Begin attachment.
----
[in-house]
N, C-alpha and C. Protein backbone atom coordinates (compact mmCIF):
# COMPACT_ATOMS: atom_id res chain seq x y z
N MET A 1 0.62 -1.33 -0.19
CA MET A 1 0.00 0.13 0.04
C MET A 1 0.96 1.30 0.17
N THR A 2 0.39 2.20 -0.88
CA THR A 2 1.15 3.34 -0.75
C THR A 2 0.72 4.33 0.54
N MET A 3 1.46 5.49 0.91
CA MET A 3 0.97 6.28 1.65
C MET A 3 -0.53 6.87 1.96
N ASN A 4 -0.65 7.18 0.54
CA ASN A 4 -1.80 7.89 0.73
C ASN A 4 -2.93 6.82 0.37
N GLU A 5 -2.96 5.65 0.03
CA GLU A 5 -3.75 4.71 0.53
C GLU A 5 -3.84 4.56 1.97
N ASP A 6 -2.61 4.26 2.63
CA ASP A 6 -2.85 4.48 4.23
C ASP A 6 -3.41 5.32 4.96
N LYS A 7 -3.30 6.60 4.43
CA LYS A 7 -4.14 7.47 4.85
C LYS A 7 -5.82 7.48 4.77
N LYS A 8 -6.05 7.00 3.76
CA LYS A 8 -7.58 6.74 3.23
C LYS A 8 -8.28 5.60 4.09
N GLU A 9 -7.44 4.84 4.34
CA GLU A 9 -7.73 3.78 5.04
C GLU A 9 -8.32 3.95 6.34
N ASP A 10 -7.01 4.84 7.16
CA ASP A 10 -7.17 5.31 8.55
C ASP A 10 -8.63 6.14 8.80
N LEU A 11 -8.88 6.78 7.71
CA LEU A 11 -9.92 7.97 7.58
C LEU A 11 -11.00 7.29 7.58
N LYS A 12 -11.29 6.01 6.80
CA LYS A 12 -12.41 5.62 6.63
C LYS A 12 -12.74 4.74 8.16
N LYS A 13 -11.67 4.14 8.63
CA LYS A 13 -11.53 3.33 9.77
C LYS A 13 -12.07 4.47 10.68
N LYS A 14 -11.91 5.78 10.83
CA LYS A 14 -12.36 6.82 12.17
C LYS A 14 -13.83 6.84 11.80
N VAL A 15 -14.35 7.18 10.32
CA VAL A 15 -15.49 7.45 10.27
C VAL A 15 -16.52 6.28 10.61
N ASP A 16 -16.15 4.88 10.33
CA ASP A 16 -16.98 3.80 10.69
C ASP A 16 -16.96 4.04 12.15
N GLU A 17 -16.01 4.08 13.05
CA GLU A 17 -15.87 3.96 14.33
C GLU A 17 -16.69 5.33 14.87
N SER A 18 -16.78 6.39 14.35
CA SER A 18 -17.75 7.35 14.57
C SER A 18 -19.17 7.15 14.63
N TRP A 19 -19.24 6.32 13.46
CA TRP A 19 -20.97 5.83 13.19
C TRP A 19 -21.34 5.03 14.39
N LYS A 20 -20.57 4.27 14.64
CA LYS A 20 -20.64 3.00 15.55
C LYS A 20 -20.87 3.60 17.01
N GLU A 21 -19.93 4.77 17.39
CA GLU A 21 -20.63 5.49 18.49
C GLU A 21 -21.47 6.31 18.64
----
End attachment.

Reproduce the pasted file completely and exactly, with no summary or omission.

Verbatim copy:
[in-house]
N, C-alpha and C. Protein backbone atom coordinates (compact mmCIF):
# COMPACT_ATOMS: atom_id res chain seq x y z
N MET A 1 0.62 -1.33 -0.19
CA MET A 1 0.00 0.13 0.04
C MET A 1 0.96 1.30 0.17
N THR A 2 0.39 2.20 -0.88
CA THR A 2 1.15 3.34 -0.75
C THR A 2 0.72 4.33 0.54
N MET A 3 1.46 5.49 0.91
CA MET A 3 0.97 6.28 1.65
C MET A 3 -0.53 6.87 1.96
N ASN A 4 -0.65 7.18 0.54
CA ASN A 4 -1.80 7.89 0.73
C ASN A 4 -2.93 6.82 0.37
N GLU A 5 -2.96 5.65 0.03
CA GLU A 5 -3.75 4.71 0.53
C GLU A 5 -3.84 4.56 1.97
N ASP A 6 -2.61 4.26 2.63
CA ASP A 6 -2.85 4.48 4.23
C ASP A 6 -3.41 5.32 4.96
N LYS A 7 -3.30 6.60 4.43
CA LYS A 7 -4.14 7.47 4.85
C LYS A 7 -5.82 7.48 4.77
N LYS A 8 -6.05 7.00 3.76
CA LYS A 8 -7.58 6.74 3.23
C LYS A 8 -8.28 5.60 4.09
N GLU A 9 -7.44 4.84 4.34
CA GLU A 9 -7.73 3.78 5.04
C GLU A 9 -8.32 3.95 6.34
N ASP A 10 -7.01 4.84 7.16
CA ASP A 10 -7.17 5.31 8.55
C ASP A 10 -8.63 6.14 8.80
N LEU A 11 -8.88 6.78 7.71
CA LEU A 11 -9.92 7.97 7.58
C LEU A 11 -11.00 7.29 7.58
N LYS A 12 -11.29 6.01 6.80
CA LYS A 12 -12.41 5.62 6.63
C LYS A 12 -12.74 4.74 8.16
N LYS A 13 -11.67 4.14 8.63
CA LYS A 13 -11.53 3.33 9.77
C LYS A 13 -12.07 4.47 10.68
N LYS A 14 -11.91 5.78 10.83
CA LYS A 14 -12.36 6.82 12.17
C LYS A 14 -13.83 6.84 11.80
N VAL A 15 -14.35 7.18 10.32
CA VAL A 15 -15.49 7.45 10.27
C VAL A 15 -16.52 6.28 10.61
N ASP A 16 -16.15 4.88 10.33
CA ASP A 16 -16.98 3.80 10.69
C ASP A 16 -16.96 4.04 12.15
N GLU A 17 -16.01 4.08 13.05
CA GLU A 17 -15.87 3.96 14.33
C GLU A 17 -16.69 5.33 14.87
N SER A 18 -16.78 6.39 14.35
CA SER A 18 -17.75 7.35 14.57
C SER A 18 -19.17 7.15 14.63
N TRP A 19 -19.24 6.32 13.46
CA TRP A 19 -20.97 5.83 13.19
C TRP A 19 -21.34 5.03 14.39
N LYS A 20 -20.57 4.27 14.64
CA LYS A 20 -20.64 3.00 15.55
C LYS A 20 -20.87 3.60 17.01
N GLU A 21 -19.93 4.77 17.39
CA GLU A 21 -20.63 5.49 18.49
C GLU A 21 -21.47 6.31 18.64